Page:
Socket Preservation Bone Grafting
Preserving Your Jaw Bone after Extraction
Removal of teeth is sometimes necessary because of pain, infection, bone loss or fracture of the tooth. The bone that holds the tooth in place (the socket) is often damaged by disease and/or infection, resulting in a lack of sufficient bone to support a dental implant after the tooth is extracted. In addition, the bone and gum at the extraction site can recede very quickly after the tooth is removed. This can result in an unsightly defect and inadequate lip support.
This type of localized bone deficiency can create difficulty obtaining the desired functional and esthetic results when the treatment plan includes the use of dental implants. Such localized bone deficiencies seen after tooth removal can be prevented and repaired by a procedure called socket preservation. Socket preservation can greatly improve the appearance of your smile, and increase the bone available to support a dental implant.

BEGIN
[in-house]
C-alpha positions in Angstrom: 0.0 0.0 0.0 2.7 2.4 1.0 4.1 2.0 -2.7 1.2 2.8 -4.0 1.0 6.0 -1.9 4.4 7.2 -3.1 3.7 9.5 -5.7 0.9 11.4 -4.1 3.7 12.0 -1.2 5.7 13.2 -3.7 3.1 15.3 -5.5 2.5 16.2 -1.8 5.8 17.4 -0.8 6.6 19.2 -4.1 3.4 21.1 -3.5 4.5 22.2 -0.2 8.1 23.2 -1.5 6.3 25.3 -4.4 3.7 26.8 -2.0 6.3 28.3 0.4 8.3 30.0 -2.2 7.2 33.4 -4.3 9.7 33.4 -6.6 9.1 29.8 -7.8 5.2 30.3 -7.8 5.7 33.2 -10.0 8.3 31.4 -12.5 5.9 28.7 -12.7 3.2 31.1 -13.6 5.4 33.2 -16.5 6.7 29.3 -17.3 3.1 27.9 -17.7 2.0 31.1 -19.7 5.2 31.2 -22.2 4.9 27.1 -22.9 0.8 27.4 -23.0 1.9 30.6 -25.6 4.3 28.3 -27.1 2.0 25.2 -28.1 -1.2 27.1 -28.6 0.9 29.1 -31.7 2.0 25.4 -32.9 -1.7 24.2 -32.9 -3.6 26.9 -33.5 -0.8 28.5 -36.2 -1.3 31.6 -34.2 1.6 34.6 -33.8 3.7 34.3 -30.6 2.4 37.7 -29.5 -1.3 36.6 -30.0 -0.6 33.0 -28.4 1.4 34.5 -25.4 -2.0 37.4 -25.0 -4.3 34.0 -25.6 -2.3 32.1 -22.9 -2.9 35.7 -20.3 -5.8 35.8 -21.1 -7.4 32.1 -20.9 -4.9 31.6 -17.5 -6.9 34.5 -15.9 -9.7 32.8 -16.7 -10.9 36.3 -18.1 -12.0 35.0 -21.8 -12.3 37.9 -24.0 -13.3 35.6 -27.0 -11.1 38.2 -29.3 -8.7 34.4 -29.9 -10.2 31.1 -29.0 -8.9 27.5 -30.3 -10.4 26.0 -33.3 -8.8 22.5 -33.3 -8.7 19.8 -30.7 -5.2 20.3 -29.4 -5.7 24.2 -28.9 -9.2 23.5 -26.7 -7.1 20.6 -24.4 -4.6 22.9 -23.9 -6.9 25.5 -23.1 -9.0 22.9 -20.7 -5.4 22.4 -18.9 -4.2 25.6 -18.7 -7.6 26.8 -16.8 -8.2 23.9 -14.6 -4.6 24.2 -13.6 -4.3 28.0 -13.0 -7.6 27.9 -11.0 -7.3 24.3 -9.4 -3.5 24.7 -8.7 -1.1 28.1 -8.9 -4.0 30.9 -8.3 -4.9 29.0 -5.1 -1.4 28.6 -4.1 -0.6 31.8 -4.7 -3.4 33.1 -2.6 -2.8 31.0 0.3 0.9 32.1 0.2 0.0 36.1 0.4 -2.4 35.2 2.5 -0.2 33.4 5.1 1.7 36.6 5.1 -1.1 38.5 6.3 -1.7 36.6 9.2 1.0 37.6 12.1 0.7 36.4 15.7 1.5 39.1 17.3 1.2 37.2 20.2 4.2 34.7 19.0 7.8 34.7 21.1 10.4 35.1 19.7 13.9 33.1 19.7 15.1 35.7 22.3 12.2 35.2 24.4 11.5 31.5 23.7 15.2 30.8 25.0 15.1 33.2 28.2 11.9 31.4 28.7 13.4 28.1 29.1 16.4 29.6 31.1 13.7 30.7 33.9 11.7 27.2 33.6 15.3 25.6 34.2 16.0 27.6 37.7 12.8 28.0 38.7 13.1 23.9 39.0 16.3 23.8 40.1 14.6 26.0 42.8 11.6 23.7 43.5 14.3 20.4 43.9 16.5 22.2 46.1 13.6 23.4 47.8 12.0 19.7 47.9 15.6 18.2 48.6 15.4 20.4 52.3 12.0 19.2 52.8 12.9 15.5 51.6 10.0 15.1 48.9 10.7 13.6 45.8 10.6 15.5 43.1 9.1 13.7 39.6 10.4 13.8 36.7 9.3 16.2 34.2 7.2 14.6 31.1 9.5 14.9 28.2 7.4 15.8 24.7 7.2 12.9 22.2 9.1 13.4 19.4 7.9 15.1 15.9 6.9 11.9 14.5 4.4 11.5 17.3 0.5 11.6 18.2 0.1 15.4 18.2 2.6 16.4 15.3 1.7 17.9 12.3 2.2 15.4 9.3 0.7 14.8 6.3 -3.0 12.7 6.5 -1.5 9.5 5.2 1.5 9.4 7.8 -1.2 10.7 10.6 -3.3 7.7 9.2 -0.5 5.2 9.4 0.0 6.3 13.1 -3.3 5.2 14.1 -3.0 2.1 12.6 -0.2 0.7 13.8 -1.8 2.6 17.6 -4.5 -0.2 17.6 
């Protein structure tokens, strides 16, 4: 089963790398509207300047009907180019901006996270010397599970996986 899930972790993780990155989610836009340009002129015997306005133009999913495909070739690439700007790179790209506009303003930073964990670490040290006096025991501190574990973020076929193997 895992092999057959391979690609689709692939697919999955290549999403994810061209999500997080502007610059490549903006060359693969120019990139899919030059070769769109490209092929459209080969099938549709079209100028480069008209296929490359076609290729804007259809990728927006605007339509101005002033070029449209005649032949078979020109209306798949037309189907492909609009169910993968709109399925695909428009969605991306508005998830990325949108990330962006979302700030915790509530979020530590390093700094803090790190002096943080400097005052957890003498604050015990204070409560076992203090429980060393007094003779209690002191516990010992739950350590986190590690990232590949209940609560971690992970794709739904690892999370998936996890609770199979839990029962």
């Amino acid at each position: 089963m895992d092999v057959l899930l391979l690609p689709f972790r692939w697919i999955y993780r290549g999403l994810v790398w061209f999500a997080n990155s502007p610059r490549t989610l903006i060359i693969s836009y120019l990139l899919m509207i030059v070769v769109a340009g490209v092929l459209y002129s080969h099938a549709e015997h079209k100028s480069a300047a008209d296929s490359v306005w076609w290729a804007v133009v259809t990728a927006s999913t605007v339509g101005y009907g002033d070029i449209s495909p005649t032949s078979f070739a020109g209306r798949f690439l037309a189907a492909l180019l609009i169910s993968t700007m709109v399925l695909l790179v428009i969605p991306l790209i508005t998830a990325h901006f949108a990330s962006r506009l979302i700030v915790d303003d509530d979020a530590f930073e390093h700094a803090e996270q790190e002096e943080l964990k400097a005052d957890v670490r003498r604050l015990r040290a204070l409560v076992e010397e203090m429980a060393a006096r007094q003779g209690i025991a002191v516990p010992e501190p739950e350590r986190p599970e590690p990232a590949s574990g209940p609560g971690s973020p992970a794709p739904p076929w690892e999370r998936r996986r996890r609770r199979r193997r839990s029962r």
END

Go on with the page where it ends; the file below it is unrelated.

Several techniques can be used to preserve the bone and minimize bone loss after a tooth is removed. In one common method the tooth is removed and the socket is filled with bone or a bone substitute. The graft is then covered with an artificial membrane and tissue stimulating proteins encourage your body’s natural ability to repair the socket with an augmented volume of new bone. Using this method the socket heals without shrinkage and collapse of the surrounding bone and gum. The newly formed bone provides additional support for an implant to replace the tooth. When necessary, socket preservation will significantly enhance functional and esthetic results. This is particularly important when anterior (front) teeth are being replaced with or without implants.